12 August 2008

SCIENCE: Airborne Particulate Matter and Human Health: A Review

Article in Aerosol Science and Technology (2005), 39:8, 737-749 by Cliff I. Davidson,1 Robert F. Phalen,2 and Paul A. Solomon,3 (1 Department of Civil & Environmental Engineering and Public Policy, Carnegie Mellon University, Pittsburgh, Pennsylvania, USA & 2 Department of Community and Environmental Medicine, University of California, Irvine, California & 3 United States Environmental Protection Agency, Las Vegas, Nevada, USA.)


Results of recent research show that particulate matter (PM) composition and size vary widely with both space and time. Despite the variability in PM characteristics, which are believed to influence human health risks, the observed relative health risk estimates per unit PM mass falls within a narrow range of values. Furthermore, no single chemical species appears to dominate health effects; rather the effects appear to be due to a combination of species. Non-PM factors such as socioeconomic status and lifestyle are also believed to affect the health risk, although accounting for these confounding factors is challenging. Airborne PM is also responsible for a number of effects aside from human health, such as alterations in visibility and climate. Because the PM problem is associated with a range of societal issues such as energy production and economic development, making progress on reducing the effects of PM will require integrated strategies that bring together scientists and decision makers fromdifferent disciplines to consider tradeoffs holistically.


Particulate matter refers to small particles consisting of solid or liquid droplets suspended in air. EPA currently regulates particles in two size ranges to help protect public health. These include PM10 and PM2.5. PM10 refers to particles less than 10µm in aerodynamic diameter (about 1/10th the diameter of a human hair), while PM2.5 (fine particles) refers to particles less than 2.5 µm in aerodynamic diameter. Because PM10 includes PM2.5, EPA is in the process of promulgating new standards for coarse particles (PMc). This refers to particles with aerodynamic diameters between 2.5 µm and 10 µm. ...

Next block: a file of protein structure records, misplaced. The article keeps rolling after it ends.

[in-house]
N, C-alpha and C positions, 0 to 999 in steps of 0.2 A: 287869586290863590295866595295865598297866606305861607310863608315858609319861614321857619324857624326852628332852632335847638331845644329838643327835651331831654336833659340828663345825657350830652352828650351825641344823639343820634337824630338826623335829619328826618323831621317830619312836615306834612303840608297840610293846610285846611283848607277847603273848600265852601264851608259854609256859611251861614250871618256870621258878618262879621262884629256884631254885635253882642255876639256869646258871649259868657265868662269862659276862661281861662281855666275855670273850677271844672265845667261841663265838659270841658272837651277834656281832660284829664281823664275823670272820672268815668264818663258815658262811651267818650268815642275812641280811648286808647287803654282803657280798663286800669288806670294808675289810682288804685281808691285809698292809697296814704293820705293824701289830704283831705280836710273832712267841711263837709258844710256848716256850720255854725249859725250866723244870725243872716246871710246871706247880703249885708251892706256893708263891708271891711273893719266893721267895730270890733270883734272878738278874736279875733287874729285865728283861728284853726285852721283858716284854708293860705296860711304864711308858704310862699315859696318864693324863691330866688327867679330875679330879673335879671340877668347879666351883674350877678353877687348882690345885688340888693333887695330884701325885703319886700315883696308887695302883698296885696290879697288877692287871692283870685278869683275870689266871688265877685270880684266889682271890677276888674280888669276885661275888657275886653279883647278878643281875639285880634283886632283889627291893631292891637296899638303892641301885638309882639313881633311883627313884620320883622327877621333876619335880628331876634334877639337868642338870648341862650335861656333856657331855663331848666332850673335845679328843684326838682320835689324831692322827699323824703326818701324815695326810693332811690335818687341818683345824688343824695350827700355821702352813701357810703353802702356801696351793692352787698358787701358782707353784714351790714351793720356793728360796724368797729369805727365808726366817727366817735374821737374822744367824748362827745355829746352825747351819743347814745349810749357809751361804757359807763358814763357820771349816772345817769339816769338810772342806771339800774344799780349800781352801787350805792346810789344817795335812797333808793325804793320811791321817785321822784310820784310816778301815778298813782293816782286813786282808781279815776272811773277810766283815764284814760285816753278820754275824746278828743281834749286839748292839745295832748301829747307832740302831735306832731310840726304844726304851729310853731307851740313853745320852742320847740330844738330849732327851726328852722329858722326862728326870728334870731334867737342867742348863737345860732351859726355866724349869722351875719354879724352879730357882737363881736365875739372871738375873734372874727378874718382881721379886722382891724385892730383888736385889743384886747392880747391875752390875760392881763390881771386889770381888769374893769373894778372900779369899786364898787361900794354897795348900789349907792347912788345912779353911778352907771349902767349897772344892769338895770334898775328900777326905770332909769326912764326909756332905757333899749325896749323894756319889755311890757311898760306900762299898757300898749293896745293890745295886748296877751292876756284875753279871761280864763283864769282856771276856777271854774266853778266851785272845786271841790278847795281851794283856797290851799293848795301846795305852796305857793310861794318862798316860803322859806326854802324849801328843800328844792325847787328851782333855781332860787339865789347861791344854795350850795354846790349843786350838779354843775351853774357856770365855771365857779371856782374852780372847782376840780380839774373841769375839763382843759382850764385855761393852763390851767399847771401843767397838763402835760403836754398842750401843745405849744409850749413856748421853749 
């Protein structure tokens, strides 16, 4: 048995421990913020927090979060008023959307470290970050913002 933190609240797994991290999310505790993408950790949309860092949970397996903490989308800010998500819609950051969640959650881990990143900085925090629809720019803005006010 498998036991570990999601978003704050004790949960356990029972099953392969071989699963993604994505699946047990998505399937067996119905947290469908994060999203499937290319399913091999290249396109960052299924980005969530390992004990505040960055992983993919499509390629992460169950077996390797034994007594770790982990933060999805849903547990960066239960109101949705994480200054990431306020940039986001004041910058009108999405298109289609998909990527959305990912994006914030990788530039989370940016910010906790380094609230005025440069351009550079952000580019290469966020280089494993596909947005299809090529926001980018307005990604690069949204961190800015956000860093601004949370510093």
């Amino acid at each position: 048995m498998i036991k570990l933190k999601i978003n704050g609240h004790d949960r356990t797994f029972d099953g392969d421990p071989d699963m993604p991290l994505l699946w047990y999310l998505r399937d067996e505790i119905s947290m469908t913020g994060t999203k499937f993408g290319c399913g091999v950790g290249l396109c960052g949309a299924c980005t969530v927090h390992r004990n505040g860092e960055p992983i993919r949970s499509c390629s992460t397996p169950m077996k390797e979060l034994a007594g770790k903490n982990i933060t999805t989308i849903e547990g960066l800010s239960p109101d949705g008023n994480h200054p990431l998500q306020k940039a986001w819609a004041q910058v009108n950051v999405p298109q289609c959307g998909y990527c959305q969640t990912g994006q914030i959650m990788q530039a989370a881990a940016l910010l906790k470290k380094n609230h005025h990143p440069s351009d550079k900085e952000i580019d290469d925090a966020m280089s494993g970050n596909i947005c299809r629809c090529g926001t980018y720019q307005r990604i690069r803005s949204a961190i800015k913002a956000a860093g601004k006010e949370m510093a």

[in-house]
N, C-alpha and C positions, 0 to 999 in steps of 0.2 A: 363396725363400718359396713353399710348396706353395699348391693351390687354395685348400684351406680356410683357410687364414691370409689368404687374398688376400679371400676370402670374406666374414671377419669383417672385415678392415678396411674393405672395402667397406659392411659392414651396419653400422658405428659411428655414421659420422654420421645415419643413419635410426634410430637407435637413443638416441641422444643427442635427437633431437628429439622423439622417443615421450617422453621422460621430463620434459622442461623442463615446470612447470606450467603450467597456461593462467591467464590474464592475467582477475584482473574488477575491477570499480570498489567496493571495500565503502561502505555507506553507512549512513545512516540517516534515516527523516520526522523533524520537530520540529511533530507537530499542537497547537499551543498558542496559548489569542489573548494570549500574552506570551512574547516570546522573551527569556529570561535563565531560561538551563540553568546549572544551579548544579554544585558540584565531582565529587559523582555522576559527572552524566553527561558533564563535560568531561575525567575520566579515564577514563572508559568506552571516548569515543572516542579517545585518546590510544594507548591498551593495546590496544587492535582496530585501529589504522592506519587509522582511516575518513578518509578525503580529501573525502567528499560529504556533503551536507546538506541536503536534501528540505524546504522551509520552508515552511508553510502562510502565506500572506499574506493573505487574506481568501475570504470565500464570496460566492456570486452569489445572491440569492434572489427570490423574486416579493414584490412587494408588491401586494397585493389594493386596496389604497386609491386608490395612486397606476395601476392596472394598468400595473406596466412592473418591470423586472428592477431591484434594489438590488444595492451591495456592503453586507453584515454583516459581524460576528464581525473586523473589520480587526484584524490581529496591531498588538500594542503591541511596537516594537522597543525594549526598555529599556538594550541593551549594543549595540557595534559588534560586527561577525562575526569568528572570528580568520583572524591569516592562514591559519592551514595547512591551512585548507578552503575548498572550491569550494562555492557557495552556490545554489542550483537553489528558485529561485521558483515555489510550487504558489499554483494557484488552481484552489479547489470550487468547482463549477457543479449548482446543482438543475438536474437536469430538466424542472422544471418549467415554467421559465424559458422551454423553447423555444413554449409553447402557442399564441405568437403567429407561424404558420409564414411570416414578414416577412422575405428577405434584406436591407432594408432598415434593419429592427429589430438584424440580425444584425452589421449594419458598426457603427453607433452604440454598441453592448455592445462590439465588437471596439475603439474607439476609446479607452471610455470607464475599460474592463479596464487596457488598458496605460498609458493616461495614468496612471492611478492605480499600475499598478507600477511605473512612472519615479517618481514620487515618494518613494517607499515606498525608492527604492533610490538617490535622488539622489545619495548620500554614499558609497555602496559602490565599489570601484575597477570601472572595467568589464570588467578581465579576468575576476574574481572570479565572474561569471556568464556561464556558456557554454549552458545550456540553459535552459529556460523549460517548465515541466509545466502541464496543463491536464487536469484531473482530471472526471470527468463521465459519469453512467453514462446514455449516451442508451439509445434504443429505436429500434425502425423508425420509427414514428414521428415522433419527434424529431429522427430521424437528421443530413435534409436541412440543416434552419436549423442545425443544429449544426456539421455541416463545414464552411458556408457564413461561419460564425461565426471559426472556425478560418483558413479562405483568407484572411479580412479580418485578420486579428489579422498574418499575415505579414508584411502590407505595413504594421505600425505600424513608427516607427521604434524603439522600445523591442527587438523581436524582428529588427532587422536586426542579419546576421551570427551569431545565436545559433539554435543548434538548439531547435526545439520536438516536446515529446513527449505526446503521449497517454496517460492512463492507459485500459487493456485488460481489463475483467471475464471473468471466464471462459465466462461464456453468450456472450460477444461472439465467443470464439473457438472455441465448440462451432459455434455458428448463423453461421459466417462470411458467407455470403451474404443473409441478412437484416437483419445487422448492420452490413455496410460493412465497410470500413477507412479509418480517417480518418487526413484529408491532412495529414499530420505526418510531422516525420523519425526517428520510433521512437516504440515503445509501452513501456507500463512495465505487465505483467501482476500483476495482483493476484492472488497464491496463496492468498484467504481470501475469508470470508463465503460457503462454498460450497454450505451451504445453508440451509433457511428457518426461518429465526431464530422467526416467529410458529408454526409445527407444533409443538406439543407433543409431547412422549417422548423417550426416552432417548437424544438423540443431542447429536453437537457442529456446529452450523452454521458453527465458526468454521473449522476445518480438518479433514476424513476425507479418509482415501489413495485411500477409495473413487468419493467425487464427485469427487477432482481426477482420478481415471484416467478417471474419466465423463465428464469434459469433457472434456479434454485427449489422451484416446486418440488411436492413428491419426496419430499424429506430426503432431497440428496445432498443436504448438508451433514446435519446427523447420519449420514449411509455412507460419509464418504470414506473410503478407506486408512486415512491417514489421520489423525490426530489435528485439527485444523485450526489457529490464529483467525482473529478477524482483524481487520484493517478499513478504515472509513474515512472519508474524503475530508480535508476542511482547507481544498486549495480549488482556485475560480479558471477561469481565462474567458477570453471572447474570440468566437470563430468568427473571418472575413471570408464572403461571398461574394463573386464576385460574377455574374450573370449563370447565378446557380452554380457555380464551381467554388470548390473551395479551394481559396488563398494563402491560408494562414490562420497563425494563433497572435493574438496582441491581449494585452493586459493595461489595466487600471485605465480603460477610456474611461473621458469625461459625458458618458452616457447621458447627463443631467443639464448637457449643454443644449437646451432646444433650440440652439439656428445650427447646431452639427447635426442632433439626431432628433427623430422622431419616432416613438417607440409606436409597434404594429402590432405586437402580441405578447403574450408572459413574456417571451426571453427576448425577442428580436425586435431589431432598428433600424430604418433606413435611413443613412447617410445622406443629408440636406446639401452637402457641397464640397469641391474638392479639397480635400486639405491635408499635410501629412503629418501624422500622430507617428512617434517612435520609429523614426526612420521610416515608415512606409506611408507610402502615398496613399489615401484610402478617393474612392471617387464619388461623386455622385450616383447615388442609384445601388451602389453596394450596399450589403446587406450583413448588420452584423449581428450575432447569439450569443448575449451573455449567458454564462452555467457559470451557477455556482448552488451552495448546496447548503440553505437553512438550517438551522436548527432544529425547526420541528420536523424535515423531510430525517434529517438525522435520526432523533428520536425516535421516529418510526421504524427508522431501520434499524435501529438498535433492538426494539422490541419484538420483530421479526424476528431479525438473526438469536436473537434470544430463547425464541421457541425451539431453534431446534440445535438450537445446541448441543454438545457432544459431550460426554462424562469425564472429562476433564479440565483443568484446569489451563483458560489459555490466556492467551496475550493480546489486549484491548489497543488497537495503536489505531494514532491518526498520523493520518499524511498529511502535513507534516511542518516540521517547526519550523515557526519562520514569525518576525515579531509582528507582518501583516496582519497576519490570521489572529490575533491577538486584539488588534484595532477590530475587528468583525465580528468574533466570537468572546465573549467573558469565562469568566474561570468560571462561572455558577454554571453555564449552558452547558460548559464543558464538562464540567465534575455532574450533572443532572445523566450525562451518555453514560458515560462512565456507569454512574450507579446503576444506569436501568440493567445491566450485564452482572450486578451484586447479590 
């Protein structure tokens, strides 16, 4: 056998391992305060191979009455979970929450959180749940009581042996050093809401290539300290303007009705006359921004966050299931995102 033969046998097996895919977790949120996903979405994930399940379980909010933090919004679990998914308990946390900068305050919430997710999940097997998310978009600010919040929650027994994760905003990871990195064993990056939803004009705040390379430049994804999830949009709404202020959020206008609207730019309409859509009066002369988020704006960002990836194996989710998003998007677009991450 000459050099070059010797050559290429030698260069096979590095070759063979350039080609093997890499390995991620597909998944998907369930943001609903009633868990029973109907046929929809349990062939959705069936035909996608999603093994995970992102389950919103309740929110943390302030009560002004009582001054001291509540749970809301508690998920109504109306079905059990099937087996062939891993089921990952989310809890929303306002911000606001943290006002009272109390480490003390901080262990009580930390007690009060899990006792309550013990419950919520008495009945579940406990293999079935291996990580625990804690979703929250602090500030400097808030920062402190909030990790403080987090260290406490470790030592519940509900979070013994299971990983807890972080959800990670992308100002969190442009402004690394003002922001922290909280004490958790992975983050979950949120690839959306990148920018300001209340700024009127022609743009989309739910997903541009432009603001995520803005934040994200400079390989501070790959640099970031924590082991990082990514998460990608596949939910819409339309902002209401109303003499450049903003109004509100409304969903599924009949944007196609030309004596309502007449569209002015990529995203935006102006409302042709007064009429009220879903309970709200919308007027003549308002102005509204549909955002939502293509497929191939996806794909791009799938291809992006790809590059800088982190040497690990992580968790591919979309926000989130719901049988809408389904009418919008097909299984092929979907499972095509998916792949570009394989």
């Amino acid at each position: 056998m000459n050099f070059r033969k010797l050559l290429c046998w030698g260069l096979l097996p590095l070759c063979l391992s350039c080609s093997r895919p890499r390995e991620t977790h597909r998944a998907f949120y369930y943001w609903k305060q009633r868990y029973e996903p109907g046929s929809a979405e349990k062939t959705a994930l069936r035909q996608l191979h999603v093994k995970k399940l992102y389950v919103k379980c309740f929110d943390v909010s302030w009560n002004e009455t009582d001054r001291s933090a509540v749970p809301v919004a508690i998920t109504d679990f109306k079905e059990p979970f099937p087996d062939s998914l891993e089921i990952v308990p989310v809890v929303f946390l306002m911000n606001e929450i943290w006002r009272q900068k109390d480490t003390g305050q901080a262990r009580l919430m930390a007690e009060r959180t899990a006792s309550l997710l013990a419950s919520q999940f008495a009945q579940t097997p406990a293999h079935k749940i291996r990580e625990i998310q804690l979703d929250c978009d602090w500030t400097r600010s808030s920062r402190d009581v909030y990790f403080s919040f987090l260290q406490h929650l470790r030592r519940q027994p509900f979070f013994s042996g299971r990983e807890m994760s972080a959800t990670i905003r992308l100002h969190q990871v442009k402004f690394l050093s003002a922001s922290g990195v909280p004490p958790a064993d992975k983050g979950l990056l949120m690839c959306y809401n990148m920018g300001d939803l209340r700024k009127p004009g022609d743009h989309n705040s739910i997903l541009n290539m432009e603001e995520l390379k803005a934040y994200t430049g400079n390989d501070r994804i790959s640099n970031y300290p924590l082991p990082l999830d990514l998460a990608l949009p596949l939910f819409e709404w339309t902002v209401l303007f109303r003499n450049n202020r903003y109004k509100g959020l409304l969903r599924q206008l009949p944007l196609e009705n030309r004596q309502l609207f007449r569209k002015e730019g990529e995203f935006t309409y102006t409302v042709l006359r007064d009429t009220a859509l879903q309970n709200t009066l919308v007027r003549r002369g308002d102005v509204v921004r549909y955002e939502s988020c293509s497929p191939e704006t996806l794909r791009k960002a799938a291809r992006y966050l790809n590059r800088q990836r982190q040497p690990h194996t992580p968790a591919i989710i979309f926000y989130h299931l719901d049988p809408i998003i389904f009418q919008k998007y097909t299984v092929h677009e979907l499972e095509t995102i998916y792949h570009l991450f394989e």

Reducing the health (and welfare) effects associated with ambient PM is not a simple undertaking. It involves understanding not only the effects of PM, but also the linkages between PM (or precursors) emitted from sources and how that PM makes its way through the air and into the human body. Each step along the way between source and health effect is complicated and makes it difficult to link the observed effect back to the specific source or even source type. For example, roughly half the total global emissions of PM2.5 and precursor species (~500 Tg/year) are emitted from anthropogenic sources with the other half from natural sources. The distribution of those emissions in air and resulting PM varies greatly in size and composition, and thus, PM2.5 concentrations vary widely over space and time.

The health effects of PM are thought to be strongly associated with particle size, composition, and concentration, even though relative risk estimates indicate that the risk per unit PM mass falls within a limited range of values for these parameters. As well, a combination of species and daily variations in PM mass and composition are believed to contribute to the toxicity of the particulate matter air pollution. Furthermore, measuring the relevant parameters and quantifying the health effects are extremely challenging, as numerous external factors, including meteorology and socioeconomic aspects of the human lifestyle, strongly affect human morbidity and mortality. Identifying and correcting for the effects of confounding factors remain a difficult task.

People are exposed to PM2.5 from many sources as they go about their daily activities, spending time in their homes, at work, in recreation, and in traveling. This is further complicated by the knowledge that some individuals or segments of the population are more susceptible to PM exposures, due to factors such as respiratory habits (e.g., mouth breathing versus nose breathing), pre-existing diseases, or genetics. Given all these complications, it is interesting to note that fixed monitoring stations at a central urban site seem to provide reasonable estimates of total exposure of an individual to PM2.5 mass and some secondary species like SO2. 4 . However, determining concentrations of other species such as metals and organic compounds may require measurements in each microenvironment. …

No comments: